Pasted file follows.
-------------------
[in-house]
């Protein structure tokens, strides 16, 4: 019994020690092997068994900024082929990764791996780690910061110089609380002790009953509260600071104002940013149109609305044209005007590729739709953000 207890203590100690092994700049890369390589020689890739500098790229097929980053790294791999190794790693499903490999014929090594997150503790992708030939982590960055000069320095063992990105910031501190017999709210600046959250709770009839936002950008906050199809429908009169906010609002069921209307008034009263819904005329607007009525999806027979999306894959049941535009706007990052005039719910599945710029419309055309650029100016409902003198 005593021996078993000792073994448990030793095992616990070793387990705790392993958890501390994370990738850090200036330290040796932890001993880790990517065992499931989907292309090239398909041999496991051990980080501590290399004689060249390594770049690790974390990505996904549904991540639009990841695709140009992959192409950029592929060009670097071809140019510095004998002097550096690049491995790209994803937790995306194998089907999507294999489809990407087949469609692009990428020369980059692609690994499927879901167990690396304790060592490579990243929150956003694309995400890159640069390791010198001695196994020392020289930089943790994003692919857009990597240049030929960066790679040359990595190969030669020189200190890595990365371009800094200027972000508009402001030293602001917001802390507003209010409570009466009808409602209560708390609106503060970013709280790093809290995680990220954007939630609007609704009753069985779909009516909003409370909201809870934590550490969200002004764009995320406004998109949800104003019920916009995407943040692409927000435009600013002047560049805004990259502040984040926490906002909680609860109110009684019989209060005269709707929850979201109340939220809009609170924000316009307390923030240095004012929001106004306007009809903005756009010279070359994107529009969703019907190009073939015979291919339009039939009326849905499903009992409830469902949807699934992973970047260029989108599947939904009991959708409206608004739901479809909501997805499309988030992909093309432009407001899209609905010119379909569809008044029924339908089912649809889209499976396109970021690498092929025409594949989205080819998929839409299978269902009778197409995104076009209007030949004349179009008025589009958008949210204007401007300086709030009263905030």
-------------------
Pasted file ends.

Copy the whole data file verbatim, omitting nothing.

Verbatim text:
[in-house]
């Protein structure tokens, strides 16, 4: 019994020690092997068994900024082929990764791996780690910061110089609380002790009953509260600071104002940013149109609305044209005007590729739709953000 207890203590100690092994700049890369390589020689890739500098790229097929980053790294791999190794790693499903490999014929090594997150503790992708030939982590960055000069320095063992990105910031501190017999709210600046959250709770009839936002950008906050199809429908009169906010609002069921209307008034009263819904005329607007009525999806027979999306894959049941535009706007990052005039719910599945710029419309055309650029100016409902003198 005593021996078993000792073994448990030793095992616990070793387990705790392993958890501390994370990738850090200036330290040796932890001993880790990517065992499931989907292309090239398909041999496991051990980080501590290399004689060249390594770049690790974390990505996904549904991540639009990841695709140009992959192409950029592929060009670097071809140019510095004998002097550096690049491995790209994803937790995306194998089907999507294999489809990407087949469609692009990428020369980059692609690994499927879901167990690396304790060592490579990243929150956003694309995400890159640069390791010198001695196994020392020289930089943790994003692919857009990597240049030929960066790679040359990595190969030669020189200190890595990365371009800094200027972000508009402001030293602001917001802390507003209010409570009466009808409602209560708390609106503060970013709280790093809290995680990220954007939630609007609704009753069985779909009516909003409370909201809870934590550490969200002004764009995320406004998109949800104003019920916009995407943040692409927000435009600013002047560049805004990259502040984040926490906002909680609860109110009684019989209060005269709707929850979201109340939220809009609170924000316009307390923030240095004012929001106004306007009809903005756009010279070359994107529009969703019907190009073939015979291919339009039939009326849905499903009992409830469902949807699934992973970047260029989108599947939904009991959708409206608004739901479809909501997805499309988030992909093309432009407001899209609905010119379909569809008044029924339908089912649809889209499976396109970021690498092929025409594949989205080819998929839409299978269902009778197409995104076009209007030949004349179009008025589009958008949210204007401007300086709030009263905030």